Mint Bistro, located on Elm Street near to Bridge Street, could be easily missed were it not for its iconic glowing green sign. A few years ago, this end of Elm Street saw a lot more hustle and bustle, but with the closing of Blu over the winter, and the trend of restaurants opening up closer to the Verizon Wireless Arena, it is quieter than it used to be in this part of the downtown.
Because of this we were surprised that Mint Bistro was crowded; we could see that every table was taken. We were immediately greeted by the manager who, upon finding we didn't have a reservation, offered us seats at the bar. The very large bar that runs the length of the restaurant was crowded, but we found two seats at the end.
Usually when you sit at the bar, the service is hit or miss depending on how busy the bartenders happen to be. I was happy and surprised that we had a server, who despite being very busy, was very attentive and right on top of things. Also, sometimes when you sit at a bar, especially for us shorter folks, it can be a little awkward. I was surprised at how comfortable the seating was in this contemporary, modern place.
After several minutes of looking at the rather sizeable bistro menu, which includes gluten-free offerings, seafood, beef, chicken, pork and vegetarian options, The Dining Companion chose the Tempura Chicken ($8). TDC couldn't recall the last time he saw tempura chicken other than at an Asian restaurant, so it piqued his interest. The chicken came out with a dark, almost to the point of beyond golden, coating and had two dipping sauces sitting off to each side. The tempura was surprisingly light and crisp for the thick coating, which surrounded a juicy chunk of chicken. One of the dipping sauces was a thin, soy-based barbecue sauce and the other had a sour cream base and was mixed with chili and garlic.
TDC was gracious enough to let me try one and I agreed these are not your everyday bar-type chicken tenders. This is enough to make plain old battered chicken a little more than jealous. Big thumbs up from both of us.
Resisting the urge to choose more than one item from the tapas menu, I finally decided on the Mini Fish Tacos ($8) — three crisp taco shells filled with key lime blackened cod, cilantro sour cream, lettuce, avocado and plum tomato. Each bite of each taco was perfect in texture and taste. I thought the addition of the avocado was a great creamy element, and the fish — local cod — was incredibly fresh. It is a good thing they only gave me three tacos or I wouldn't have had room for dinner.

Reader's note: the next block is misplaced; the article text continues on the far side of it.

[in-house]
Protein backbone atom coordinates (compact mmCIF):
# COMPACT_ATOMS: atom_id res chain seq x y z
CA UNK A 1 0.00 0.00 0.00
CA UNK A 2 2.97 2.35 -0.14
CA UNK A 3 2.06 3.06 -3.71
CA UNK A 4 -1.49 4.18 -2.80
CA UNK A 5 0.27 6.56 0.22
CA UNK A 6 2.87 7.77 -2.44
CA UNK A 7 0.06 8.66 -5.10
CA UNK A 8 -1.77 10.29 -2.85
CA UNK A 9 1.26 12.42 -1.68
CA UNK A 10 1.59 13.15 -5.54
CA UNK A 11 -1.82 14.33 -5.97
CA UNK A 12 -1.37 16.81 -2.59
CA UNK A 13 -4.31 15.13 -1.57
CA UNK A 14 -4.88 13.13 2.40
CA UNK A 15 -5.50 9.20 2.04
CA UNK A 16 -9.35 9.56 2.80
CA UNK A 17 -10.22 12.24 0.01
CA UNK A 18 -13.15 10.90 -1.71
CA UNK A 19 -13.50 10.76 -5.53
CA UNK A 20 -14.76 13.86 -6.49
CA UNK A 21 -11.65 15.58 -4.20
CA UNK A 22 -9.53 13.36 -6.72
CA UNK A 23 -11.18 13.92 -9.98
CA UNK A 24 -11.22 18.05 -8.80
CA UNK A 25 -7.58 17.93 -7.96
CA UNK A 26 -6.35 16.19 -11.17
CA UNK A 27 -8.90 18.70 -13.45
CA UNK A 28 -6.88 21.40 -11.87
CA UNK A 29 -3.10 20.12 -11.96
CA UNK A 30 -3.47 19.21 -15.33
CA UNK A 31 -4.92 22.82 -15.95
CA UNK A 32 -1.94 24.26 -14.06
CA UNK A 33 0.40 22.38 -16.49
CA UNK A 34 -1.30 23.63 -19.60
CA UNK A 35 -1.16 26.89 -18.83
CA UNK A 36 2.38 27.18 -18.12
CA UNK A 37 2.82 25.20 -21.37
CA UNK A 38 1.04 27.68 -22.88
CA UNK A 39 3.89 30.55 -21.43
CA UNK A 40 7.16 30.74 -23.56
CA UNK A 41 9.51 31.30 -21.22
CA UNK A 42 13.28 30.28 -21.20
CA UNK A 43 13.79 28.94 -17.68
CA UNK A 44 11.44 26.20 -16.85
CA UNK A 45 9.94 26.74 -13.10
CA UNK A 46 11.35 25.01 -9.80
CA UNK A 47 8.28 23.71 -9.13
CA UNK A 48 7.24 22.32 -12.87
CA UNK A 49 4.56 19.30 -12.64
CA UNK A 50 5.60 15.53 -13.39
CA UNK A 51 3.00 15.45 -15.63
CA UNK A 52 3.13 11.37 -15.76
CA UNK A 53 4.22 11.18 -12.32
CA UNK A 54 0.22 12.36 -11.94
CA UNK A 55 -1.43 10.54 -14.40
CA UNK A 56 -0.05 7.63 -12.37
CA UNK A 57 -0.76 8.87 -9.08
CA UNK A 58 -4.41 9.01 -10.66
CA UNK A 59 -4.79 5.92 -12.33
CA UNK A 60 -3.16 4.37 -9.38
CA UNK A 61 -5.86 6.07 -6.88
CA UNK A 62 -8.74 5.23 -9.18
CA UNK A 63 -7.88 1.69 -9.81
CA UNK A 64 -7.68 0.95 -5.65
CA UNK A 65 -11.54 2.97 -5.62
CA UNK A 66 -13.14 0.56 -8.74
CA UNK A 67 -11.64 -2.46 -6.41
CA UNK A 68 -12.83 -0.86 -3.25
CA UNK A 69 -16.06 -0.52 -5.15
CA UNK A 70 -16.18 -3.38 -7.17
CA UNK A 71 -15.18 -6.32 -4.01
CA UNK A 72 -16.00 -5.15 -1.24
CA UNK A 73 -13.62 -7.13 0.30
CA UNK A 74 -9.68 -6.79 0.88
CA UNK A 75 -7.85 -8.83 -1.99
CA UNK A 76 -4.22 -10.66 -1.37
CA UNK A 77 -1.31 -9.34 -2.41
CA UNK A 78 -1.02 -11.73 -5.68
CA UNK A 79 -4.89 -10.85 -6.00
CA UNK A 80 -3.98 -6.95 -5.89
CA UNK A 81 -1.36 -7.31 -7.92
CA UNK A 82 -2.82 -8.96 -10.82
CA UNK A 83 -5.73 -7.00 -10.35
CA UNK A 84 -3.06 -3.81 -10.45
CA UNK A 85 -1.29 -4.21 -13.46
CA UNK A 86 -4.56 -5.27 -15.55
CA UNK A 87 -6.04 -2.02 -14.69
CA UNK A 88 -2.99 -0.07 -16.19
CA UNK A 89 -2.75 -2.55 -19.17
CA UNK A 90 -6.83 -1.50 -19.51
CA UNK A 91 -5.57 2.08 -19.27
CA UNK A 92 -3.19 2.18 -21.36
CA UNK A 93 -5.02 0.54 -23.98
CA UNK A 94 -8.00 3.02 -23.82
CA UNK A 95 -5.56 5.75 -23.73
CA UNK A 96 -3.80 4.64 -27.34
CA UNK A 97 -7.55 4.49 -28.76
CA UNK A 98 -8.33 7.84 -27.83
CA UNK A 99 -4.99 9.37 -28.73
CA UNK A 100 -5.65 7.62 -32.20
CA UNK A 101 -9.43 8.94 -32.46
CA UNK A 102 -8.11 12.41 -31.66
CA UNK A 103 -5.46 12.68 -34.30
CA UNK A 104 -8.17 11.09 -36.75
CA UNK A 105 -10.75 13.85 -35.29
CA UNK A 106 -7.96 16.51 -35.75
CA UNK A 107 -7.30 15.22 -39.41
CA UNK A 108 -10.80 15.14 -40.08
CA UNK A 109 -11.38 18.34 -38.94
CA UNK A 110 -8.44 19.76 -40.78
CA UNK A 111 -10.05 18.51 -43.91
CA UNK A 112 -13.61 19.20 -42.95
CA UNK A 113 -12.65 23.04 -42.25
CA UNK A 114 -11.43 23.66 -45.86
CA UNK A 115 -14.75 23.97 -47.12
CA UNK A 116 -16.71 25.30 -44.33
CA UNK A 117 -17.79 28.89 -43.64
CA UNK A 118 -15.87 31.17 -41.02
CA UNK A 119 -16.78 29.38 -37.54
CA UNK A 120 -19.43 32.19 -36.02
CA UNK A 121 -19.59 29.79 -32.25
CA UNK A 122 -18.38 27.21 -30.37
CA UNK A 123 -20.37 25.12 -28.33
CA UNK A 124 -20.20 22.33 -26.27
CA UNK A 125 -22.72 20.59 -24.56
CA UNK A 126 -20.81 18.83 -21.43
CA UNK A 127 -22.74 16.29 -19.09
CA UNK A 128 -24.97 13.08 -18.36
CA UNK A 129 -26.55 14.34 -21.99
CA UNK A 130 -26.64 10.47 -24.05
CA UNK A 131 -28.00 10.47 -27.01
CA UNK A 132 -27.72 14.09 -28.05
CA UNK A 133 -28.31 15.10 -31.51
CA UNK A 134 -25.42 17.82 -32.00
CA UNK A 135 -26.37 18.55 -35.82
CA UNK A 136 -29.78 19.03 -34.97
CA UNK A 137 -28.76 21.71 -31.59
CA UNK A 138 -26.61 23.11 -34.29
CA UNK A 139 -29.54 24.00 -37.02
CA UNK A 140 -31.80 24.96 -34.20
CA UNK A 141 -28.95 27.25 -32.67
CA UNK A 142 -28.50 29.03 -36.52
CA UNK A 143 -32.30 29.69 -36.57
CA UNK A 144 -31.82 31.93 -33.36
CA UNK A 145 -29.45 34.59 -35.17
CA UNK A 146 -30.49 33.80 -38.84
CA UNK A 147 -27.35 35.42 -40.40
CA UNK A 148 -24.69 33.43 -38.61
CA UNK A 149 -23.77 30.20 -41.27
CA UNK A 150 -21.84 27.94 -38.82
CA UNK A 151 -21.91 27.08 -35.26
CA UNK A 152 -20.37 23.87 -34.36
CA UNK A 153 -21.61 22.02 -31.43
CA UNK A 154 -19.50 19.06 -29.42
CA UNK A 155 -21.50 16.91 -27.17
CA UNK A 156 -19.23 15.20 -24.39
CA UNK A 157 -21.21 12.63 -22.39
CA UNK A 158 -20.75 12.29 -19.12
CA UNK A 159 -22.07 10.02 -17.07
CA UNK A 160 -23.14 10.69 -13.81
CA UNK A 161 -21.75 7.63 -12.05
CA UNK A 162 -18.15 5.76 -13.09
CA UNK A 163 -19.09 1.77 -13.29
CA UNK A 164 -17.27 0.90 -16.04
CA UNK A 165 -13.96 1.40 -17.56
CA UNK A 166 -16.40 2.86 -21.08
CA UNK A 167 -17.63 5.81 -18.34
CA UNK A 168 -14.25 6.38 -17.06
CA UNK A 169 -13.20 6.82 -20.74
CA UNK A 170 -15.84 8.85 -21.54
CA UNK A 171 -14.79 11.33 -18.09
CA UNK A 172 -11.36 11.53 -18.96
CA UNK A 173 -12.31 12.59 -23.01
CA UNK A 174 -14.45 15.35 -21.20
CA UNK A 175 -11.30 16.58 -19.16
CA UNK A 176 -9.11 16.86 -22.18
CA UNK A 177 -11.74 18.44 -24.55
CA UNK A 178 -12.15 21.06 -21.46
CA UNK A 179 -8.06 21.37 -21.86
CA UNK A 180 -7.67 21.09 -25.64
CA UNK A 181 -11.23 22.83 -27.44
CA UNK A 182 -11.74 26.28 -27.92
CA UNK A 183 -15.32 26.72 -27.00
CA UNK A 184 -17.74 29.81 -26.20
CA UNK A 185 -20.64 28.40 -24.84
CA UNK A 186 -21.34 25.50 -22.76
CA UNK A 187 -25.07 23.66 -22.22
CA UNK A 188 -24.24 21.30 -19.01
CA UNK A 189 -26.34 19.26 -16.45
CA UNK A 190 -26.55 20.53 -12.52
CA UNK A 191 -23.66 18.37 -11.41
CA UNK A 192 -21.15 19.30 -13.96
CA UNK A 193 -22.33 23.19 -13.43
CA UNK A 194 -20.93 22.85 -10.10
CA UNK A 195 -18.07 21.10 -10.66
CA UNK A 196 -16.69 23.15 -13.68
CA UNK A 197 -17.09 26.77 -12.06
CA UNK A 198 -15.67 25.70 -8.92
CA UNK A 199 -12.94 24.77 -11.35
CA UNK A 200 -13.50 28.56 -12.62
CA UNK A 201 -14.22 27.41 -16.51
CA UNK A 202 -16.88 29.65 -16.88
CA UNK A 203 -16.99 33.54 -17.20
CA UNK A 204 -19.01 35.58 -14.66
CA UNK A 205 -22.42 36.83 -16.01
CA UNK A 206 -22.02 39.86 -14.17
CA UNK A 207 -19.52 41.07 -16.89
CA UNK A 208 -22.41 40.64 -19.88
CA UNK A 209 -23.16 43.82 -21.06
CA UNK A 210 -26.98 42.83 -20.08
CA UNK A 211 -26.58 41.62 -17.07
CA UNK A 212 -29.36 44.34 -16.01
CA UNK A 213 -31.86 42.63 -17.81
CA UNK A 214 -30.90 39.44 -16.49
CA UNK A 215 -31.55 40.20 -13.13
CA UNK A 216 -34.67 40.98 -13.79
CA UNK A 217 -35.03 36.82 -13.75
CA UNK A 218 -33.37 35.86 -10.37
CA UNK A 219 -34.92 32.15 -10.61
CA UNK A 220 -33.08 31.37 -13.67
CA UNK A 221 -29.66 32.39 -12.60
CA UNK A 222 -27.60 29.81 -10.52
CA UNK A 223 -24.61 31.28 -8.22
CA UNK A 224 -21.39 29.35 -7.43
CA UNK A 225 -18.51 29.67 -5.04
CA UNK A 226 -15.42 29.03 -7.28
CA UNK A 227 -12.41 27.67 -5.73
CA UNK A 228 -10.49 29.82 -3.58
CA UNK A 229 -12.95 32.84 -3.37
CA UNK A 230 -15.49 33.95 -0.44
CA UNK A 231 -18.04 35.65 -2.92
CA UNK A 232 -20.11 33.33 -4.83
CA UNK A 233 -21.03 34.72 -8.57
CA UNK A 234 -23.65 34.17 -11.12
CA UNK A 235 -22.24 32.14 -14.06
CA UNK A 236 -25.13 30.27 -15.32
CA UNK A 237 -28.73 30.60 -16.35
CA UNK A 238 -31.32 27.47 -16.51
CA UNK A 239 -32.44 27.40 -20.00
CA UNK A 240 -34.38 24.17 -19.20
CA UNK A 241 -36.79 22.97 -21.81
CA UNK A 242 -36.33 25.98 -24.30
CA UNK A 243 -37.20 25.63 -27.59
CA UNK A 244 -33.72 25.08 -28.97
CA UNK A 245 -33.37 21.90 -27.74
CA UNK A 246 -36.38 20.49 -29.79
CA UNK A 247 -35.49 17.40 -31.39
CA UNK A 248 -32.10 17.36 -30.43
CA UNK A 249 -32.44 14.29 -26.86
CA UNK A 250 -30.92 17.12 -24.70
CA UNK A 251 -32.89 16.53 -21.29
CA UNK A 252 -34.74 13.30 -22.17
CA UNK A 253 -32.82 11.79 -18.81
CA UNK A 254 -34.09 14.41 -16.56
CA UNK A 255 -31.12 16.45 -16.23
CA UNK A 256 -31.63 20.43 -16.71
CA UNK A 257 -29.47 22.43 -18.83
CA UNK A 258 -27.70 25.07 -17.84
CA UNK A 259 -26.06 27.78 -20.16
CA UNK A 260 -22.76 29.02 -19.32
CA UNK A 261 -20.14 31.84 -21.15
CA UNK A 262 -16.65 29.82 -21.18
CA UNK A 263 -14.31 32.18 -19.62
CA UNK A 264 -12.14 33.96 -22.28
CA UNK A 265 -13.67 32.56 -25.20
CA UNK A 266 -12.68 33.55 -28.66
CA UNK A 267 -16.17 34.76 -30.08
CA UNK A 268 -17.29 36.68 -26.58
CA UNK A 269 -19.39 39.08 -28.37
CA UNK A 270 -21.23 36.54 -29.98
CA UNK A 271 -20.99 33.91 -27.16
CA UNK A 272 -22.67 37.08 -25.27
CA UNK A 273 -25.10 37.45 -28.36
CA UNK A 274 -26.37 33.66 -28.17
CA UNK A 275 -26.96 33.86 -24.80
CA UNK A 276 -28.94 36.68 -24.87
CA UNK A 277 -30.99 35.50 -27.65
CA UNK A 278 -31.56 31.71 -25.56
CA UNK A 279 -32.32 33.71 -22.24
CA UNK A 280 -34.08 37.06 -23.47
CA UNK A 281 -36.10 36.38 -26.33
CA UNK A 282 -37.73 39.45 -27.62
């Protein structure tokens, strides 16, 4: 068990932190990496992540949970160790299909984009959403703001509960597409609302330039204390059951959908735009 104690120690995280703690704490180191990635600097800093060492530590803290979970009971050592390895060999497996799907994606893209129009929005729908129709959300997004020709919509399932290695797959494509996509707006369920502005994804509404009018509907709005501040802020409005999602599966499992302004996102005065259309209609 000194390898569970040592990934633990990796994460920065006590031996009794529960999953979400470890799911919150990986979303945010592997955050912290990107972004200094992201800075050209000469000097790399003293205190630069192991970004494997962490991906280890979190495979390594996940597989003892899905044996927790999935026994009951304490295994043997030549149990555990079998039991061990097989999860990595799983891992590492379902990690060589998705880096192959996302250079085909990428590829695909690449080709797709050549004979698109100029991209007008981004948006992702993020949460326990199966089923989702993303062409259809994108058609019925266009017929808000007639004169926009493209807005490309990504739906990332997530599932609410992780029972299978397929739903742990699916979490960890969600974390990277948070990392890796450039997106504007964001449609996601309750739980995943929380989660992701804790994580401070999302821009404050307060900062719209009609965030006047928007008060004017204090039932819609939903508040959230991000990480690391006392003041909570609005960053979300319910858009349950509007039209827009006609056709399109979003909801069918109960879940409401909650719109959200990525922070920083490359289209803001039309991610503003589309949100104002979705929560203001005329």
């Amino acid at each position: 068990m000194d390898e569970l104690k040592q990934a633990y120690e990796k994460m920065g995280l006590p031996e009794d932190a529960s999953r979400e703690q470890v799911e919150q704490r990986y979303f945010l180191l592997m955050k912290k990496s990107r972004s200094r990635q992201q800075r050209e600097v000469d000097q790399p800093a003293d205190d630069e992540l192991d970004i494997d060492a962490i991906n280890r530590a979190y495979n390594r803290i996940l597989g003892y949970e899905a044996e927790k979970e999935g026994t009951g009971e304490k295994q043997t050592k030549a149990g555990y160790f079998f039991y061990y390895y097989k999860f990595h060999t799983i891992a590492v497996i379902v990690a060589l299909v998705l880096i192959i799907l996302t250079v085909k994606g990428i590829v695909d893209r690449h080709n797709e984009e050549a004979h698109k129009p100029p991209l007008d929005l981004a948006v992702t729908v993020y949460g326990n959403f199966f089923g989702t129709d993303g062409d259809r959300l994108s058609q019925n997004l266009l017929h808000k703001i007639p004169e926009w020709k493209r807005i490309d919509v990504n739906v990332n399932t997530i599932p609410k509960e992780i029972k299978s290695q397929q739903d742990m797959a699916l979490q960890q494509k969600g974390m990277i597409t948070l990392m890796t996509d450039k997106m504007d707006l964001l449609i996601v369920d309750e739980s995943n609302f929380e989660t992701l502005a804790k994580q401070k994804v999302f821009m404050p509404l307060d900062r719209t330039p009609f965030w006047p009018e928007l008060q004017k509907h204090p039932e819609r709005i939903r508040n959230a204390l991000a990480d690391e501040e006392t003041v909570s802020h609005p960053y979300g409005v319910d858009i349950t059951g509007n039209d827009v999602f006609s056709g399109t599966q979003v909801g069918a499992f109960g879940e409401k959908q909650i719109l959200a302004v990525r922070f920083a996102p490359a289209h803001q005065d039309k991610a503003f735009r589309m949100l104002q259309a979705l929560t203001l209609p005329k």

For an entrée, the TDC chose the Braised Kalbi-Style Beef Short Rib ($23). This beef was so tender that when he cut into the short rib it slid off the bone faster than he could slice it. He described the taste as similar to a fine pot roast that had been cooked for hours in its own juices, but a little bit better than that. The short rib was glazed with a Korean barbecue sauce and served with vegetable fried rice, green beans, baby carrots, sesame and prickly pear. The mixture was then saturated with natural pan juices. He said if you want to taste a short rib made right, Mint Bistro is the place to order it.
For dinner, I chose a classic, the Steak Frites ($21) — a bistro sirloin, served with shoestring fries, haricot verts, a demi glace and maitre d' hotel butter. I ordered my steak medium rare, and it arrived perfectly cooked, one of the best pieces of sirloin I've ever had. The crispy but not-greasy "frites" sprinkled with a smattering of herbs, and a bit of truffle, were a nice foil for the juicy steak. Even the haricot verts were a treat, cooked al dente and unbelievably fresh. The demi glace and butter added the right touch of seasoning to the dish.
Dessert was the only course that didn't meet my expectations. I chose the homemade coconut ice cream, as it seemed the most original of the bunch. It was served in a large bowl with whipped cream and dark chocolate sauce, which elevated the taste to that of an elegant Mounds bar. While I was sold on the taste, the texture of the ice cream was a bit off. Half of the spoonfuls I took were more icy than creamy.
For dessert, TDC had the chocolate cake. This large slice of heaven was layered with thick then creamy chocolate and moist cake. It was drizzled in chocolate syrup just in case all the other chocolate wasn't enough. For him it was plenty to make his sweet tooth sing in delight.
We should note that Mint Bistro also has a large sushi menu. Neither I nor TDC are sushi connoisseurs beyond a California roll, but where we were seated next to the sushi chefs we could tell that the sushi was indeed popular and it was fun to watch them put it together.
We would definitely venture to Mint Bistro again but next time we are going to make a reservation. With food this good, we wouldn't be surprised to see it packed with people again.